Newswise — Foggy
windows and lenses are a nuisance, and in the case
of automobile windows, can pose a driving hazard.
Now, a group of scientists at the Massachusetts Institute
of Technology (MIT) may have found a permanent solution
to the problem. The team has developed a unique polymer
coating — made of silica nanoparticles — that they
say can create surfaces that never fog.
transparent coating can be applied to eyeglasses,
camera lenses, ski goggles … even bathroom mirrors,
they say. The new coating was described today at
the 230th national meeting of the American Chemical
Society, the world's largest scientific society.
Researchers have been developing anti-fog technology
for years, but each approach has its drawbacks. Some
stores carry special anti-fog sprays that help reduce
fogging on the inside of car windows, but the sprays
must be constantly reapplied to remain effective.
Glass containing titanium dioxide also shows promise
for reduced fogging, but the method only works in
the presence of ultraviolet (UV) light, researchers
“Our coatings have the potential to provide the
first permanent solution to the fogging problem,” says
study leader Michael Rubner, Ph.D., a materials science
researcher at MIT in Cambridge, Mass. “They remain
stable over long periods, don't require light to
be activated and can be applied to virtually any
surface.” Coated glass appears clearer and allows
more light to pass through than untreated glass while
maintaining the same smooth texture, he says.
The coatings consist of alternating layers of silica
nanoparticles, which are basically tiny particles
of glass, and a polymer called polyallylamine hydrochloride,
both of which are relatively cheap to manufacture,
Rubner says. He has applied for a patent on the manufacturing
process and says that the coating could be available
in consumer products in two to five years. The military
and at least two major car manufacturers have already
expressed interest in using the technology, he says.
When fogging occurs, thousands of tiny water droplets
condense on glass and other surfaces. The droplets
scatter light in random patterns, causing the surfaces
to become translucent or foggy. This often occurs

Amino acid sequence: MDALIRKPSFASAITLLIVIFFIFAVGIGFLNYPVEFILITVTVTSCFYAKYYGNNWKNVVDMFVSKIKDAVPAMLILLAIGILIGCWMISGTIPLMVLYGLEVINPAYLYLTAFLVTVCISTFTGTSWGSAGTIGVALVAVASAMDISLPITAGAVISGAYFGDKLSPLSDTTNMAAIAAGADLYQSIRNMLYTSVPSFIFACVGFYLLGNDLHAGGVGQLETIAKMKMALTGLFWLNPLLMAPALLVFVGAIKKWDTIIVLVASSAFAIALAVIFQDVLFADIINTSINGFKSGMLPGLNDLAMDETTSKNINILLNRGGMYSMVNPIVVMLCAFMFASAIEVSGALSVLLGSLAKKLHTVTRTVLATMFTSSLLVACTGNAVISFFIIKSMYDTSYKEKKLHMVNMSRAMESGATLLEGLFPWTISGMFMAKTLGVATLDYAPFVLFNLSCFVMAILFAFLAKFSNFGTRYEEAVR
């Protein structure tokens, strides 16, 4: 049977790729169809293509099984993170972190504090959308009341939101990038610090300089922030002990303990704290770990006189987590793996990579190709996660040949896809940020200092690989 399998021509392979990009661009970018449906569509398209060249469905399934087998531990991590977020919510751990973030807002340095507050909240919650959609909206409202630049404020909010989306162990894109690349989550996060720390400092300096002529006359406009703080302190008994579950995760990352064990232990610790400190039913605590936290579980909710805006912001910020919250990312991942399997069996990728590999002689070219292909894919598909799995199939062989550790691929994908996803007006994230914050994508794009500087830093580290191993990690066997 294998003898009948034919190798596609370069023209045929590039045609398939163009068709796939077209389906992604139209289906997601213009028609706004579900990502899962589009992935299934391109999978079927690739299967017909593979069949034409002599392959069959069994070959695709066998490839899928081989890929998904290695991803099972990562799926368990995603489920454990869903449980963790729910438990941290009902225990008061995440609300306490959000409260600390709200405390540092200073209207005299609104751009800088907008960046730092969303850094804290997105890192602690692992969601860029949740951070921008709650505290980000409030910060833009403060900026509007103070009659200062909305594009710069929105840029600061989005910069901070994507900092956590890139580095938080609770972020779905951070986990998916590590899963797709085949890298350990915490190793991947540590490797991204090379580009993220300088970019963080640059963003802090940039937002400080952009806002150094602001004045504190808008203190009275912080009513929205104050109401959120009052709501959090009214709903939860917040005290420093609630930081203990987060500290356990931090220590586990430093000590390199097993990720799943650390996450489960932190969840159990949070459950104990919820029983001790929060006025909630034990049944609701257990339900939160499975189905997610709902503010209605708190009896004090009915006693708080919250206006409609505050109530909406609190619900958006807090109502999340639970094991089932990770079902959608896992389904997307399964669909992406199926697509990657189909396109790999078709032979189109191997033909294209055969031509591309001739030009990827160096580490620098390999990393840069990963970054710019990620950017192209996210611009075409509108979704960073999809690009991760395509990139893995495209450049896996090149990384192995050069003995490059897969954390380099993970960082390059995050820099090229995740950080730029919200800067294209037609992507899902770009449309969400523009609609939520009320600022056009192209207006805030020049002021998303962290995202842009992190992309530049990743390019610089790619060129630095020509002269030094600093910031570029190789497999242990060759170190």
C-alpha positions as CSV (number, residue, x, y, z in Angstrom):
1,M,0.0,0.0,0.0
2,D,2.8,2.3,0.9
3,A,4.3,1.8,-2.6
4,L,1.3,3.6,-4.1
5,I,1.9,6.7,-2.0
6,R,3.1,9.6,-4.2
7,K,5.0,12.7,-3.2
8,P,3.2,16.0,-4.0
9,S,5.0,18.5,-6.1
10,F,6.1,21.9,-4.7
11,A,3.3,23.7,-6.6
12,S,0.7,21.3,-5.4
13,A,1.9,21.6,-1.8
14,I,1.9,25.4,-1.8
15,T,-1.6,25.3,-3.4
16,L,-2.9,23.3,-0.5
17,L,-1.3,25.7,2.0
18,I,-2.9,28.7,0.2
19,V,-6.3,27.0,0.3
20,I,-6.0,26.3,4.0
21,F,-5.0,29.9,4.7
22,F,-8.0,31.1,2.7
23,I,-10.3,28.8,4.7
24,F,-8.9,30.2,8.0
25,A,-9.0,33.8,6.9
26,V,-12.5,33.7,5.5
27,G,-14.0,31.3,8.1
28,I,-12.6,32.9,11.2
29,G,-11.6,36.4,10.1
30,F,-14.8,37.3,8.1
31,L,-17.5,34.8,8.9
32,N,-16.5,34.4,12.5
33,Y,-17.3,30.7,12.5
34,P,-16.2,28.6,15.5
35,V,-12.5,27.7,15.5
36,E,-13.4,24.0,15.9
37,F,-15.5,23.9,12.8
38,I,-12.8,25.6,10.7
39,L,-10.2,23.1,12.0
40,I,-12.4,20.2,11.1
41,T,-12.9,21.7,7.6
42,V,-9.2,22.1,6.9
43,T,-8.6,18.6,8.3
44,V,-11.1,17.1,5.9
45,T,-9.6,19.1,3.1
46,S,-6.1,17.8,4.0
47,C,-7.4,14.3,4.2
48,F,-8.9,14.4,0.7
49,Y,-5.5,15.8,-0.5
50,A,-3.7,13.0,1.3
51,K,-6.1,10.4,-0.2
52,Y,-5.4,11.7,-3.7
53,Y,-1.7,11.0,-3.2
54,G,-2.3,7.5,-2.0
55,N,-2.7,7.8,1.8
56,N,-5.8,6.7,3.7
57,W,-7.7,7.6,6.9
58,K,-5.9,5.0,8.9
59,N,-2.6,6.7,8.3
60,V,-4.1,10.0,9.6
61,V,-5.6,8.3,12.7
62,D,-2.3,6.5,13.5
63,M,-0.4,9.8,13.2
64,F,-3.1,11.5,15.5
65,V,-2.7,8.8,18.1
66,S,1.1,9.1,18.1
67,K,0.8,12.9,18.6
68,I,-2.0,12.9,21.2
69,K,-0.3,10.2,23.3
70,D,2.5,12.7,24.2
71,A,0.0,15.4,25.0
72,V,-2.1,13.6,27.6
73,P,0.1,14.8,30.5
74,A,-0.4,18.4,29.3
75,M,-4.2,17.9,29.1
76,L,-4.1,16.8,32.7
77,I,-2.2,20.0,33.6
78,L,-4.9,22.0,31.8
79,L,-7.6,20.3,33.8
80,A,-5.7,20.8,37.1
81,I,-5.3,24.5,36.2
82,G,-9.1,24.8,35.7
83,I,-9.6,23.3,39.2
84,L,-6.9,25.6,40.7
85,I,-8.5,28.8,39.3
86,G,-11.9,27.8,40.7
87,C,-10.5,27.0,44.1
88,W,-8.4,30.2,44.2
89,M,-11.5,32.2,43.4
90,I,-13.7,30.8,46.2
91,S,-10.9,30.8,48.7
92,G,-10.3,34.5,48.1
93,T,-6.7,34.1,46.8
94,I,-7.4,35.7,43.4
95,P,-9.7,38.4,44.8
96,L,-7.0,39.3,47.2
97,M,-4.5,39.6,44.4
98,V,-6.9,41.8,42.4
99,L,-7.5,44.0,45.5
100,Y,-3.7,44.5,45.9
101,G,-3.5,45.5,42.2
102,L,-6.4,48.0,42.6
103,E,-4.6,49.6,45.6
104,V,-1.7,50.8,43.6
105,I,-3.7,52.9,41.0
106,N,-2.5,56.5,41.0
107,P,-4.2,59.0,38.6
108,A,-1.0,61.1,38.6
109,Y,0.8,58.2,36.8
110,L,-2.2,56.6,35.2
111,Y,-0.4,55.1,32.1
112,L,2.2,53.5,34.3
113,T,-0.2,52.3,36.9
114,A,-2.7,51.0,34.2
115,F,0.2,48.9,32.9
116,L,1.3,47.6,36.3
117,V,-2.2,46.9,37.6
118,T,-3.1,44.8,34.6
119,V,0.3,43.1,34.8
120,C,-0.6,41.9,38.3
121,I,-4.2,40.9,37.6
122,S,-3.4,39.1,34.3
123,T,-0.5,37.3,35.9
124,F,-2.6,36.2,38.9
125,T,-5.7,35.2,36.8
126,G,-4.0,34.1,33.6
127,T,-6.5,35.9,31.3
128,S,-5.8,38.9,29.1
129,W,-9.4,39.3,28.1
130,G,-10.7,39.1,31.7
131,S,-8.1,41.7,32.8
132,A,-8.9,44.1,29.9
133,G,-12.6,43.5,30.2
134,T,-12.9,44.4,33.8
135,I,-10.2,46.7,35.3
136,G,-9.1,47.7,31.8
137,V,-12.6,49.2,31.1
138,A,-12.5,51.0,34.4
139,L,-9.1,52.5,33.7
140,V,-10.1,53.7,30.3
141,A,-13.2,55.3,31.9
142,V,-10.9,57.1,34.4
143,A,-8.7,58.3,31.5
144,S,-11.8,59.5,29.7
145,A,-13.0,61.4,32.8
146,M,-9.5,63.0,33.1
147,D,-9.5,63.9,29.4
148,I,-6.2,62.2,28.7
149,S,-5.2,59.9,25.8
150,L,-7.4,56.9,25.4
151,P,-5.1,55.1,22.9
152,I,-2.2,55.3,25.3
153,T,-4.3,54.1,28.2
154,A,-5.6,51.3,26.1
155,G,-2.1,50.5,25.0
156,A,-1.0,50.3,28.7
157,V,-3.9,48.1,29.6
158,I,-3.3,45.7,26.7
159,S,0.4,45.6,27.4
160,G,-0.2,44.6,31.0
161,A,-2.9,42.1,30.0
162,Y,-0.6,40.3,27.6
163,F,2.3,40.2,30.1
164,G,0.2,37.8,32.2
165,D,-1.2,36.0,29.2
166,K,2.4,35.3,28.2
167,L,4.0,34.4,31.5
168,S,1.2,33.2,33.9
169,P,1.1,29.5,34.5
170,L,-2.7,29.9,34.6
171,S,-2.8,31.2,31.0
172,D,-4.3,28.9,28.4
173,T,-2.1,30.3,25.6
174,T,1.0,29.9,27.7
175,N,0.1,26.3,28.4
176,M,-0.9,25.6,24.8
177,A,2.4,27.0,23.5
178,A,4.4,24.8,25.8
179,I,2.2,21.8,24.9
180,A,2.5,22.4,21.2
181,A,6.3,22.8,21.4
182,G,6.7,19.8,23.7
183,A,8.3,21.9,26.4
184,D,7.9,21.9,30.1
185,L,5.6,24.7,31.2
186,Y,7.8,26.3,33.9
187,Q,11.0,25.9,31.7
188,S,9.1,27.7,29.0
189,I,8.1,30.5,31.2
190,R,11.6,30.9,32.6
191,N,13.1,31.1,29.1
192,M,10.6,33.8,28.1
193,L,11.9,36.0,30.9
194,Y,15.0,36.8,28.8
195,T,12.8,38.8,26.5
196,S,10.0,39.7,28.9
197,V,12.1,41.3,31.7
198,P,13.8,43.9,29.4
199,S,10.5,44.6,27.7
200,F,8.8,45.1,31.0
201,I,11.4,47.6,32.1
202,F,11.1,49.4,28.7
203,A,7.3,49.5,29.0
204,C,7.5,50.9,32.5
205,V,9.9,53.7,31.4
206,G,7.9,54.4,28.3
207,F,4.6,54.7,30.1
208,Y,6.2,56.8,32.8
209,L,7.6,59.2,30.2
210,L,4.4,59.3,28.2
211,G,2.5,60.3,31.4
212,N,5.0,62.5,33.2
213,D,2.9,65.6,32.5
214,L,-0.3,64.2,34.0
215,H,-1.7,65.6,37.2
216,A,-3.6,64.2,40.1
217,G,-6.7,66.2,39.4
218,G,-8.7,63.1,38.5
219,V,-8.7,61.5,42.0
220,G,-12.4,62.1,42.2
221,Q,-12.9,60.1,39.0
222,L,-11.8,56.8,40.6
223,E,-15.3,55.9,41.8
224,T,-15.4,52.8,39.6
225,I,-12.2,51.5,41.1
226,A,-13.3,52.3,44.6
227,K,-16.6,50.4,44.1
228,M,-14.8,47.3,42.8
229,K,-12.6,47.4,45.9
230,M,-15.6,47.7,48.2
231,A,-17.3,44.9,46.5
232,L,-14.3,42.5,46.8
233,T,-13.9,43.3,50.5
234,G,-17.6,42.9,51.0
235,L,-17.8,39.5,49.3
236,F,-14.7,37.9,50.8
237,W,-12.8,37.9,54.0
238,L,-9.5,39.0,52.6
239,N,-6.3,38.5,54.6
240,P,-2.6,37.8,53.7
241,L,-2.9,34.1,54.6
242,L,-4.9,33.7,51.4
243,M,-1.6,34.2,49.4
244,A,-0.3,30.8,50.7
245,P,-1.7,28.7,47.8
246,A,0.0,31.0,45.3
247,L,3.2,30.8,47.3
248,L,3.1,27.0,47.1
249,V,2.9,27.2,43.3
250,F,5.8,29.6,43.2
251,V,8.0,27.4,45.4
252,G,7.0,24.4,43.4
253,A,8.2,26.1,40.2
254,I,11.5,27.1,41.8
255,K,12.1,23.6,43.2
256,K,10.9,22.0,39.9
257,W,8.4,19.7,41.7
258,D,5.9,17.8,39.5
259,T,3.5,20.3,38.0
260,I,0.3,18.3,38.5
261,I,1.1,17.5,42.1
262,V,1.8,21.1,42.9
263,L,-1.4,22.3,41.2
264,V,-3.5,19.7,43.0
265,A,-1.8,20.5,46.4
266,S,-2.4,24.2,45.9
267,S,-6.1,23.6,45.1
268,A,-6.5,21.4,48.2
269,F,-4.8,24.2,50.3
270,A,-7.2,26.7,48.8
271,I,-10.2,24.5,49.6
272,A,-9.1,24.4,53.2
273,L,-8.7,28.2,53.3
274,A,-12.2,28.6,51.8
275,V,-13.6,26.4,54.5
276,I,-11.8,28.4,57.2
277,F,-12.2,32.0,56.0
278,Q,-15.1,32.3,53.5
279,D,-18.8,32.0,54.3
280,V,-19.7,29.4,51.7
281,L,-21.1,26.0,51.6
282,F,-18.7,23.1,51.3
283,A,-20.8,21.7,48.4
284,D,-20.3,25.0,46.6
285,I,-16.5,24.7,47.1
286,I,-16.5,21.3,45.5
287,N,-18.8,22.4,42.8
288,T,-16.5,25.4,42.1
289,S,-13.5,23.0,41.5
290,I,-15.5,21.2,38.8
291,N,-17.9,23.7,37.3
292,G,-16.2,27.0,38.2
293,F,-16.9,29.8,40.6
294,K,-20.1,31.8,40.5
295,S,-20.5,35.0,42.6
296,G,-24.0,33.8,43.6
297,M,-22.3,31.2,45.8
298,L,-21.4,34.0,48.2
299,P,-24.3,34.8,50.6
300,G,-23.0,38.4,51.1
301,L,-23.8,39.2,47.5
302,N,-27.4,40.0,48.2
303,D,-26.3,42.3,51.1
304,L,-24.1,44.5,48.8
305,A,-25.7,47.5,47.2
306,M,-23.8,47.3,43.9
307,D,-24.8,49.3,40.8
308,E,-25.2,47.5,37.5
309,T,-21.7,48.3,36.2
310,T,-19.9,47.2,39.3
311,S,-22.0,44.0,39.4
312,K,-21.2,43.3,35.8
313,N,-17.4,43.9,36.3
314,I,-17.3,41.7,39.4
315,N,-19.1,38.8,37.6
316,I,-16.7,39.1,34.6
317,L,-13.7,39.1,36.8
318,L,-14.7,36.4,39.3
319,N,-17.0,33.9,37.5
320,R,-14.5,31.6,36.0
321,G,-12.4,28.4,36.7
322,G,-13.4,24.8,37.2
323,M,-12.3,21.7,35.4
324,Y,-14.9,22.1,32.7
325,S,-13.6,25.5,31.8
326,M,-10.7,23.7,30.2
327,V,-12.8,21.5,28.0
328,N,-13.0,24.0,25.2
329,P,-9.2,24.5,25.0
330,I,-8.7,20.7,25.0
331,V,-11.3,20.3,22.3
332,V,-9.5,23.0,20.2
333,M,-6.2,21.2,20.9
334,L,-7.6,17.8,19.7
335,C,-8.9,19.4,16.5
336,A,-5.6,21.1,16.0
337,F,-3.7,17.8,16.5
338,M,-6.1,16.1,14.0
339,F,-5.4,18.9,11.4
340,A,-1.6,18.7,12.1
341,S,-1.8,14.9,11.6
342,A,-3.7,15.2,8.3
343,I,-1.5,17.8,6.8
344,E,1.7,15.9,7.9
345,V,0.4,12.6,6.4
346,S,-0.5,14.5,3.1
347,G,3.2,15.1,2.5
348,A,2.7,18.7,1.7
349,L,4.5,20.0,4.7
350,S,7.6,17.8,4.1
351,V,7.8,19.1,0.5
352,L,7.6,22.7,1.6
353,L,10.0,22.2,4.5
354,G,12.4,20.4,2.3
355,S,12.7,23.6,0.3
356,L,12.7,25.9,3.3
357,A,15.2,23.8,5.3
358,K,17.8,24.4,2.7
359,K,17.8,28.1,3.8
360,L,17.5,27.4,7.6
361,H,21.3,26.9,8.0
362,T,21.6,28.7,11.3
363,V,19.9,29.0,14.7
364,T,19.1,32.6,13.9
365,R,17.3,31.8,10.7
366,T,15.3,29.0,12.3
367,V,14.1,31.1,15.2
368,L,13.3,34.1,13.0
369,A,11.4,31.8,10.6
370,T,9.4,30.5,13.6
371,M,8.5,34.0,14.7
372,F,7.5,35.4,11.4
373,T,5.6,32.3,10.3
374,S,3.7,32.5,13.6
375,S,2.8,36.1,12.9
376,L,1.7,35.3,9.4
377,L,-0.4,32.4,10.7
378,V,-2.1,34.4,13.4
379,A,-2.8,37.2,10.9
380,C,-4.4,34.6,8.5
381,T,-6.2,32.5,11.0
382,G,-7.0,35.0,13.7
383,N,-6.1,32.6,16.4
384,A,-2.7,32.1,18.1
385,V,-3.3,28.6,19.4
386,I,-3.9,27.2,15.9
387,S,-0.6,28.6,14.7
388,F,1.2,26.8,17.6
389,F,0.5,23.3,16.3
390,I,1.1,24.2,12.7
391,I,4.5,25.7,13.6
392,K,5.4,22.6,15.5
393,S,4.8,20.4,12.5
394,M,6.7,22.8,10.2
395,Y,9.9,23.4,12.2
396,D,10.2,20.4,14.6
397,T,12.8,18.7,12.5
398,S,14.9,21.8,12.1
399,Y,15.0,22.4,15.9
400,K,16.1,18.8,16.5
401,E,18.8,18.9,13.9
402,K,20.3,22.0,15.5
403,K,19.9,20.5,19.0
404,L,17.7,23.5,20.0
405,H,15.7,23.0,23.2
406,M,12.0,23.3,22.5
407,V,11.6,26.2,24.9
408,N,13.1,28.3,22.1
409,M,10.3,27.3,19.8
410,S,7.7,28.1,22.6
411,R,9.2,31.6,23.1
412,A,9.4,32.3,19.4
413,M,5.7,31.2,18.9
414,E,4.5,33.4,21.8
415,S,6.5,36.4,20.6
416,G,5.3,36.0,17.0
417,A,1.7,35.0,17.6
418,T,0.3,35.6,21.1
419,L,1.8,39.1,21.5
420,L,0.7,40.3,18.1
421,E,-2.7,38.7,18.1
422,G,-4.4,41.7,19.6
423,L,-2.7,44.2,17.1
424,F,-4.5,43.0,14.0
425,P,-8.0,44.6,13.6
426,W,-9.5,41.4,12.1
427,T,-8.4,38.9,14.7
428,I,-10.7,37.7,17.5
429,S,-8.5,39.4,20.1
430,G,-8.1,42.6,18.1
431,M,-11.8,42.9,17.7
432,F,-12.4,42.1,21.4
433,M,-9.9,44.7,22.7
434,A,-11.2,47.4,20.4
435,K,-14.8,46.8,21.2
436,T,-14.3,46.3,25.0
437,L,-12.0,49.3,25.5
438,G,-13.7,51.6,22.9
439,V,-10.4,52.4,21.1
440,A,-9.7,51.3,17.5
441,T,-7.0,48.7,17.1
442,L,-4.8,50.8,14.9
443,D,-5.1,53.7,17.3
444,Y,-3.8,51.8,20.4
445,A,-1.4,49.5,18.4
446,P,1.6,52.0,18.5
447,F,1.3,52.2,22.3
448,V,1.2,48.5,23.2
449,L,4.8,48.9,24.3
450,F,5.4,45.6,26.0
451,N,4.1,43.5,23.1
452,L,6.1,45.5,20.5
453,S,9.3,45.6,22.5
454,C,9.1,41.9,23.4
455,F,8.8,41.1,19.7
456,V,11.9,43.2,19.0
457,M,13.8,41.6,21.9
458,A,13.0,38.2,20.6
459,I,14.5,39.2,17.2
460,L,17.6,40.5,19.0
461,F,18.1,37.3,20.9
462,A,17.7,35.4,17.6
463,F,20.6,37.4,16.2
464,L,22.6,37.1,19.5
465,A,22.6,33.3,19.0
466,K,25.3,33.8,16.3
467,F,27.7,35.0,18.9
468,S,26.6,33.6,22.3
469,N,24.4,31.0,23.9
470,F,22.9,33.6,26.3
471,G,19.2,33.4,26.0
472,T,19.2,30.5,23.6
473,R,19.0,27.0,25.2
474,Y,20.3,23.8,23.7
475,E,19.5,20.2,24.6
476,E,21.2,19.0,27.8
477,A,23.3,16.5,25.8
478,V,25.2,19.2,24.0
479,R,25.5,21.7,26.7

when a cold surface suddenly comes into contact with
warm, moist air.
new coating prevents this process from occurring,
primarily through its super-hydrophilic, or water-loving,
nature, Rubner says. The nanoparticles in the coating
strongly attract the water droplets and force them
to form much smaller contact angles with the surface.
As a result, the droplets flatten and merge into
a uniform, transparent sheet rather than forming
countless individual light-scattering spheres. “The
coating basically causes water that hits the surfaces
to develop a sustained sheeting effect, and that
prevents fogging,” Rubner says.
The same coatings also can be engineered to have superior anti-reflective properties
that reduce glare and maximize the amount of light passing through, an effect
that shows promise for improving materials used in greenhouses and solar cell
panels, the researcher says. So far, the coating is more durable on glass than
plastic surfaces, but Rubner and his associates are currently working on processes
to optimize the effectiveness of the coating for all surfaces. More testing
is needed, they say.
Funding for this study was provided by the Defense
Advanced Research Projects Agency (DARPA) and the
National Science Foundation (via the Materials Research
Science and Engineering Centers, or MSREC).
The American Chemical Society is a nonprofit organization,
chartered by the U.S. Congress, with a multidisciplinary
membership of more than 158,000 chemists and chemical
engineers. It publishes numerous scientific journals
and databases, convenes major research conferences
and provides educational, science policy and career
programs in chemistry. Its main offices are in Washington,
D.C., and Columbus, Ohio.
paper on this research, PMSE 92, will be presented
at 8:00 a.m., Monday, Aug. 29, at the Grand Hyatt
Washington, Franklin Square room, during the symposium “Assembly
of Polymers and Nanoparticles – From 2-D to 3-D.”
Michael F. Rubner, Ph.D., is a materials scientist at the Massachusetts Institute
of Technology in Cambridge, Mass.